Clinical Pearls Help Specialty Pharmacists Improve Pulmonary Arterial Hypertension Outcomes

Still a mystery in terms of cause and cure, pulmonary arterial hypertension (PAH) is a rare and progressive disease, but, fortunately, treatments for the condition have improved. During a session at Asembia’s Specialty Pharmacy Summit 2019, experts discussed specialty pharmacy’s potential to improve outcomes for patients with PAH. For the approximately 30,000 patients with a diagnosis, this is great news.

Matthew Casciano, PharmD, BCPS, tackled the triad of changes—vasoactive mediator imbalance/endothelial dysfunction, remodeling, and in situ thrombosis—that accumulate in PAH and eventually lead to disease progression. Right heart dysfunction is a primary concern. 

“To understand how right heart dysfunction develops in PAH, one first needs to have an understanding of how PAH progresses over time,” Casciano said. “The changes associated with progression are irreversible at later stages and include stiffening of the arteries, restricted blood flow, and advanced vascular lesions and clot formations.” 

Patients who do not receive treatment usually face death within months or years. However, with treatment, survival has improved from 2.8 years in the 1980s to more than 7 years today. 

“Almost half of cases are idiopathic, with the next-largest cause appearing to be connective tissue or collagen disorders, then congenital heart disease,” Casciano said. 

He talked about medications that have been linked to PAH, indicating that the number of cases is comparatively small but preventable. 

Patients with PAH experience significant changes in their lives after diagnosis and rely on multiple daily doses of oral medications and sometimes continuous infusions of intravenous specialty agents to manage the exhaustion, weakness, and arrhythmias that are common to the disease. Patient response tends to be somewhat unpredictable, depending on disease severity at diagnosis and underlying cause.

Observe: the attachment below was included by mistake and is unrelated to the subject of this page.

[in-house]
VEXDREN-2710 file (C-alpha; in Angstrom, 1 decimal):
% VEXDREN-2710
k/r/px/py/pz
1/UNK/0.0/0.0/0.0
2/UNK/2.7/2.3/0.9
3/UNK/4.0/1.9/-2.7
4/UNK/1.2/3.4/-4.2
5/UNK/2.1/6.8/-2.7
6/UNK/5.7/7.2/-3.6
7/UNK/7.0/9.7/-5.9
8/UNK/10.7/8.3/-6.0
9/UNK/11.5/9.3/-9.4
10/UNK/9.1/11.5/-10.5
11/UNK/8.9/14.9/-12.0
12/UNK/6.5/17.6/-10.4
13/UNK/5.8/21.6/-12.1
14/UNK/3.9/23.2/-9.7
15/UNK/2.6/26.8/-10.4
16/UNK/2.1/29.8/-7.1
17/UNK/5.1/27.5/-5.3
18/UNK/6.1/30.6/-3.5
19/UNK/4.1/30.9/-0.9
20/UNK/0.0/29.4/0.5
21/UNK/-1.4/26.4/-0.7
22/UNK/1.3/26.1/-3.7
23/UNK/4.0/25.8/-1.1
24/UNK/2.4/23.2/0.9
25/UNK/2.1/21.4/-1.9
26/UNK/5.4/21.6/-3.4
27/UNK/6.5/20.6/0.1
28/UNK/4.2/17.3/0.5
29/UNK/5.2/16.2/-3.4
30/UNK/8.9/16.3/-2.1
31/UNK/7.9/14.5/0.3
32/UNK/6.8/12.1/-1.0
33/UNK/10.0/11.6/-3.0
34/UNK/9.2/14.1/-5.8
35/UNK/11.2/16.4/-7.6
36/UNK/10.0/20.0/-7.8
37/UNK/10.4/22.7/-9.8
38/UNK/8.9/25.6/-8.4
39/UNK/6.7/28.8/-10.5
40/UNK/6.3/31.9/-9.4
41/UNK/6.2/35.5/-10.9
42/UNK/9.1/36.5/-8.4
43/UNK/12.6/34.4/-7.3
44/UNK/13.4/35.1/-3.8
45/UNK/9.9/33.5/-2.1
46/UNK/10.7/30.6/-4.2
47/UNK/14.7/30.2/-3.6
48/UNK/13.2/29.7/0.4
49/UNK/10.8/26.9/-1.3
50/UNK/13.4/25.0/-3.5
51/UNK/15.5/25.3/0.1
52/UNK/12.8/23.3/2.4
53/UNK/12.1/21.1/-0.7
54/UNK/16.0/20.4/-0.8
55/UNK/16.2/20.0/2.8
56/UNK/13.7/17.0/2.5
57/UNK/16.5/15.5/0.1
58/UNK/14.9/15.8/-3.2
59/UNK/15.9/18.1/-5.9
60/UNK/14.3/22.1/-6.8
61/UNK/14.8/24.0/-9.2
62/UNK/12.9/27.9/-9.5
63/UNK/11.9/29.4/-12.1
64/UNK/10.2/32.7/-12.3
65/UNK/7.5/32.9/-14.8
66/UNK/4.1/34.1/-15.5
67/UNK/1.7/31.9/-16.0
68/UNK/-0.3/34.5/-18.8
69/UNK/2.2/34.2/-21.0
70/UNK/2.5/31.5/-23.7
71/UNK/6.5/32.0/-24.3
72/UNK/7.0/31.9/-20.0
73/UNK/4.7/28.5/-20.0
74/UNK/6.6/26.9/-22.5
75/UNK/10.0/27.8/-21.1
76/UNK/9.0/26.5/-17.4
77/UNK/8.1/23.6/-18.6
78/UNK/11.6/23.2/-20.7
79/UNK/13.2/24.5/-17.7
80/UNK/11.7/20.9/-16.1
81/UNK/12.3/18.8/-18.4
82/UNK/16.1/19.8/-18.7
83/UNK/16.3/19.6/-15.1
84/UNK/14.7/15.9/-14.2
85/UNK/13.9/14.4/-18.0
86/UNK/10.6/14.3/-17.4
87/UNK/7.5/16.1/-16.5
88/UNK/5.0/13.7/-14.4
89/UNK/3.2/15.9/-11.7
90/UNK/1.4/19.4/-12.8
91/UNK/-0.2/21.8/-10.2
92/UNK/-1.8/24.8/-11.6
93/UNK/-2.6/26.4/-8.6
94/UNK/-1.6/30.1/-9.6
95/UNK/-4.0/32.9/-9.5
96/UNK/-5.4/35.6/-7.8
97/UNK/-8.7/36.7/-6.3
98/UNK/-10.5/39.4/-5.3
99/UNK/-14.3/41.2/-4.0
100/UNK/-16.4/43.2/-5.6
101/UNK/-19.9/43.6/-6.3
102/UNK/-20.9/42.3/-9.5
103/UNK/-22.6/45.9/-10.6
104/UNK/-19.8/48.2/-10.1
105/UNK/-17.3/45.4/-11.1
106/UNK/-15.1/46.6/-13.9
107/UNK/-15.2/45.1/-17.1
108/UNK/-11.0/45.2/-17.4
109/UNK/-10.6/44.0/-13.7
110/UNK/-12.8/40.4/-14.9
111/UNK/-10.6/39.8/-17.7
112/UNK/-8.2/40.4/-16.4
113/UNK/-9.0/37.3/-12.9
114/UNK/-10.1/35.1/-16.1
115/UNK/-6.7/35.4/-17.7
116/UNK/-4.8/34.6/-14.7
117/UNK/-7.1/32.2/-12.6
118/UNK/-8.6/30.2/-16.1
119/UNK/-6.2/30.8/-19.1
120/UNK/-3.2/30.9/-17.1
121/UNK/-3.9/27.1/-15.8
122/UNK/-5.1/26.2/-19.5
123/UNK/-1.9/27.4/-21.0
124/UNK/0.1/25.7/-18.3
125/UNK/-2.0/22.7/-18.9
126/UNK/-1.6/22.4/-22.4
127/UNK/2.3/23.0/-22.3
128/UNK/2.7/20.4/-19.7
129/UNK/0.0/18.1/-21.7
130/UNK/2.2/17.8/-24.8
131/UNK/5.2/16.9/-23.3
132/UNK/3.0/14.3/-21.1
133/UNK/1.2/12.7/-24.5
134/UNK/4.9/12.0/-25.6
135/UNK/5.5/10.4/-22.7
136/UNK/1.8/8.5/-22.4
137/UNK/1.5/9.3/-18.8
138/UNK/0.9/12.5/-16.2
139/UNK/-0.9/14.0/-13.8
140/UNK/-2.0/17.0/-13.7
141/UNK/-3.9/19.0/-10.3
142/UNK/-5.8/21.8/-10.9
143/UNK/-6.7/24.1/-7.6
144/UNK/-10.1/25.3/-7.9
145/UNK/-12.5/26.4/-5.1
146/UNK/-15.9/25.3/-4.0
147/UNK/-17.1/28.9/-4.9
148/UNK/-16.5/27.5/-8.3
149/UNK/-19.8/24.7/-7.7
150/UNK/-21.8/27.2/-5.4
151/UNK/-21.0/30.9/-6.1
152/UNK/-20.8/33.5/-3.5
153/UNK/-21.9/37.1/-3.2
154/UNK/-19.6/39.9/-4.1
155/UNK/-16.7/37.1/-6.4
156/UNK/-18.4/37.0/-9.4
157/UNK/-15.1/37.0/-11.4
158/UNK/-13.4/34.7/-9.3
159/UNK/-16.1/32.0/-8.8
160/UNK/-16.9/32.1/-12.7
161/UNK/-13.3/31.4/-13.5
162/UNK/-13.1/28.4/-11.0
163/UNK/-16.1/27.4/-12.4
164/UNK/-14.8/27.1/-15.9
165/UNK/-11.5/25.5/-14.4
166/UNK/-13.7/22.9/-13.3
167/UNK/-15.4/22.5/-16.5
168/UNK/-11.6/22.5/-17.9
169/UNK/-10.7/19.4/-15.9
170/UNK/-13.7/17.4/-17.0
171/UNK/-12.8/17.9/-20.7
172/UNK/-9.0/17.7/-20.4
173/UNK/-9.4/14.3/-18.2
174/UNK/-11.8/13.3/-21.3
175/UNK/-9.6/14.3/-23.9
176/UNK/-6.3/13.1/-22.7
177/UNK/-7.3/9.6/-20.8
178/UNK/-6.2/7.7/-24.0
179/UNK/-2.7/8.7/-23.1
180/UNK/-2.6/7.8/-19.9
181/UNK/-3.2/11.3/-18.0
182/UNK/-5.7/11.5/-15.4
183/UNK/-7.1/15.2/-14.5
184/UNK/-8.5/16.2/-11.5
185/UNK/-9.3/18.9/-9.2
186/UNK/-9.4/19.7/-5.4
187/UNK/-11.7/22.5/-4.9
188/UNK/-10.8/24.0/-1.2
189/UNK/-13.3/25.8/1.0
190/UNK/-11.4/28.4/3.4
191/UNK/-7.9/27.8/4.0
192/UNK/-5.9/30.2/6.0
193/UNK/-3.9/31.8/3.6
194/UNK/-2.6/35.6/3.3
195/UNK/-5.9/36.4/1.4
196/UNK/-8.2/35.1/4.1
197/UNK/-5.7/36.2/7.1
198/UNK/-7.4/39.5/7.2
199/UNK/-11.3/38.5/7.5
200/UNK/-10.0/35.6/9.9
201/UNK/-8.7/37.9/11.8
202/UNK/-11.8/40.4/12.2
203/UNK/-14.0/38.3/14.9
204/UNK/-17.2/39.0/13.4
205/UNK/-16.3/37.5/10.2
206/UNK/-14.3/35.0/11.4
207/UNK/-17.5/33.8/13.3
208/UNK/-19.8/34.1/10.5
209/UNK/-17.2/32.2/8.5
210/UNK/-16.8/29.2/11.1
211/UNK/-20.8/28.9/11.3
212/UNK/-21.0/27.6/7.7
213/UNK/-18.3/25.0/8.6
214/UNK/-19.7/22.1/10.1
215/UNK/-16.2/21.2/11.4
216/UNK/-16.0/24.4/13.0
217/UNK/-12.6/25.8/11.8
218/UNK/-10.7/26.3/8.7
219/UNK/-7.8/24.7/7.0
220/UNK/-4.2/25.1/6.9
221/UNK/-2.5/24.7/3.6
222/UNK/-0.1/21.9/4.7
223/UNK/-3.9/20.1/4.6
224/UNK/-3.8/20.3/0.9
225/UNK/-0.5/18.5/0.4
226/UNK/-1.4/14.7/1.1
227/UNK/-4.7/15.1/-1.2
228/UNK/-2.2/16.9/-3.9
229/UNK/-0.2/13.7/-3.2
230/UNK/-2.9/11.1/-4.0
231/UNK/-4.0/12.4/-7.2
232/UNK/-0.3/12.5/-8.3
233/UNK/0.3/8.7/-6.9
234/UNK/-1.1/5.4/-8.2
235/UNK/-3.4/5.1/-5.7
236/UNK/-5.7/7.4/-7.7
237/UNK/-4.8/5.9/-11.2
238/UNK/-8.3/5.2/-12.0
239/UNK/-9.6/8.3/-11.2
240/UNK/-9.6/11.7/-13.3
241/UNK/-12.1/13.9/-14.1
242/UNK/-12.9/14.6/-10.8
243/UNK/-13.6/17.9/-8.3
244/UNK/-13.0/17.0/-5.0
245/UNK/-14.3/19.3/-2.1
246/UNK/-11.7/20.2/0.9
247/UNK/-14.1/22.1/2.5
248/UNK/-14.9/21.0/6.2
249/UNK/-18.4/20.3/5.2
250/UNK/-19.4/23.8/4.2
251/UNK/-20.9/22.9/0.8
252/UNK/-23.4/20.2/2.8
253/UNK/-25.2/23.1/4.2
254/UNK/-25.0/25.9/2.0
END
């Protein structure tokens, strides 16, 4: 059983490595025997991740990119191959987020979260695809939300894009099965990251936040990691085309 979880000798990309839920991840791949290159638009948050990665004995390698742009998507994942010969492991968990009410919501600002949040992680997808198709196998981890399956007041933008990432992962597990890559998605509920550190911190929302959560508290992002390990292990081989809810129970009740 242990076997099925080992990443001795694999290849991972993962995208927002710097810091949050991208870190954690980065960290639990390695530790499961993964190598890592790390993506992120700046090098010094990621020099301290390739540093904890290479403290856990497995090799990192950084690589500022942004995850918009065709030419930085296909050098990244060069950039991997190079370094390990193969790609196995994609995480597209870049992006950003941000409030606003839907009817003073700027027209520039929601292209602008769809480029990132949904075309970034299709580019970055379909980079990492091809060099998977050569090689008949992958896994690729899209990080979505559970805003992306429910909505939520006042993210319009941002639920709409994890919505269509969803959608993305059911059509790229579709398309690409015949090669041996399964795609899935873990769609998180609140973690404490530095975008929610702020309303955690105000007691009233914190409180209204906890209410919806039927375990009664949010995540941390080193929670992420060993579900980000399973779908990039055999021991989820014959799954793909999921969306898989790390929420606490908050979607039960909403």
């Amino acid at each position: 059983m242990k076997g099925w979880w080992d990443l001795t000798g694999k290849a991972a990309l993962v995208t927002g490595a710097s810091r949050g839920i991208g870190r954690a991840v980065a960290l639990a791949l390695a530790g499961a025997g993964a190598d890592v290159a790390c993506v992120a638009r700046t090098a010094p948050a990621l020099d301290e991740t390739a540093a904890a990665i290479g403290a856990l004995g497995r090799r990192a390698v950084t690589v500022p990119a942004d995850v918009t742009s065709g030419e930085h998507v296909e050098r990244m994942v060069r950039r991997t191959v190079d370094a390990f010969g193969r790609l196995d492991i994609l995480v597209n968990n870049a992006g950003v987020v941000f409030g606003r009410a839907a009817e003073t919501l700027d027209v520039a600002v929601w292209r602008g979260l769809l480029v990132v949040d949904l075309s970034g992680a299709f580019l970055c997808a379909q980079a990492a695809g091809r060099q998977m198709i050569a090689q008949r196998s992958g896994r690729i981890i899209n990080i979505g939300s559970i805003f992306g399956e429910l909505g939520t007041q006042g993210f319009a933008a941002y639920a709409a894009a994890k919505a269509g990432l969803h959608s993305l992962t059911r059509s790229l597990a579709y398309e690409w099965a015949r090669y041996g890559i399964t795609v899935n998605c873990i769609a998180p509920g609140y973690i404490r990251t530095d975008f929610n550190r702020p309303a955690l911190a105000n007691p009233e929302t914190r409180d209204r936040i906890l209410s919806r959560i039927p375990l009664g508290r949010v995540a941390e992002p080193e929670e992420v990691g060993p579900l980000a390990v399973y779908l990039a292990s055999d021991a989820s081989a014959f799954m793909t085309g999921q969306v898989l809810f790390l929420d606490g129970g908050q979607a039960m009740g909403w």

Treatment for PAH has advanced significantly with the introduction of PAH-targeted drug therapy, which improves exercise capacity and quality of life and extends survival time. Christopher Ogurchak, PharmD, MSPBA, CSP, augmented Casciano’s treatment overview with a discussion of topics near and dear to the specialty pharmacist’s heart: access, adherence, and outcomes. 

Focused care provided by specialty pharmacists can dramatically improve the adherence and outcomes of patients with PAH and optimize their quality of life.  “Optimal medication management lowers total medical costs,” Ogurchak said. “Good evidence shows that adding a specialty medication, which is without a doubt an expensive proposition, decreases overall spend by about 15%.” 

He acknowledged that targeted medications have adverse drug effects (ADEs) and that those ADEs can frequently affect adherence to the treatment regimen. “Identifying ADE-related nonadherence is half the battle,” Ogurchak said. “Once pharmacists do that, they need to provide education and recommendations in digestible, patientfriendly language.”

He discussed ADEs using a model that attributed them to prostacyclin, endothelin, or nitric oxide, giving management options for each. 

Specialty pharmacists have an advantage because they interact with patients with PAH more frequently than other clinicians. This makes them touch points for patients and opens doors for the pharmacist to continually assess and act. 

“Pharmacists need to leverage motivational interviewing because expressing empathy, supporting self-efficacy, avoiding argument, rolling with resistance, and developing discrepancy pay with large rewards,” Ogurchak said. 

Cost is often an access barrier, with some medications costing more than $100,000 annually, and Ogurchak cited looming patent expirations and the likelihood of generic options as relief on the horizon. He also discussed mechanisms for finding financial assistance. 

Many products used in PAH are subject to an FDA-mandated Risk Evaluation and Mitigation Strategy (REMS). Quite often, stakeholders describe these programs as a headache and burdensome. The additional steps from a REMS program can make obtaining critical REMS drugs difficult for some patients, whether at the hospital or in their homes. Ogurchak said that the specialty pharmacist is crucial in the balancing act of access and safety, and he reviewed the necessary steps at every level for treatment with bosentan, ambrisentan, macitentan, and riociguat. 

The presentation finished with a flourish as Ogurchak presented a table of the most often used medications with lists of clinical pearls. Casciano covered drugs and biologics currently under review. Many of them are old drugs that may be repurposed for this new use, whereas others are novel treatments. 

The future looks promising for patients with PAH, Ogurchak noted, and pharmacist involvement remains critical and life changing.

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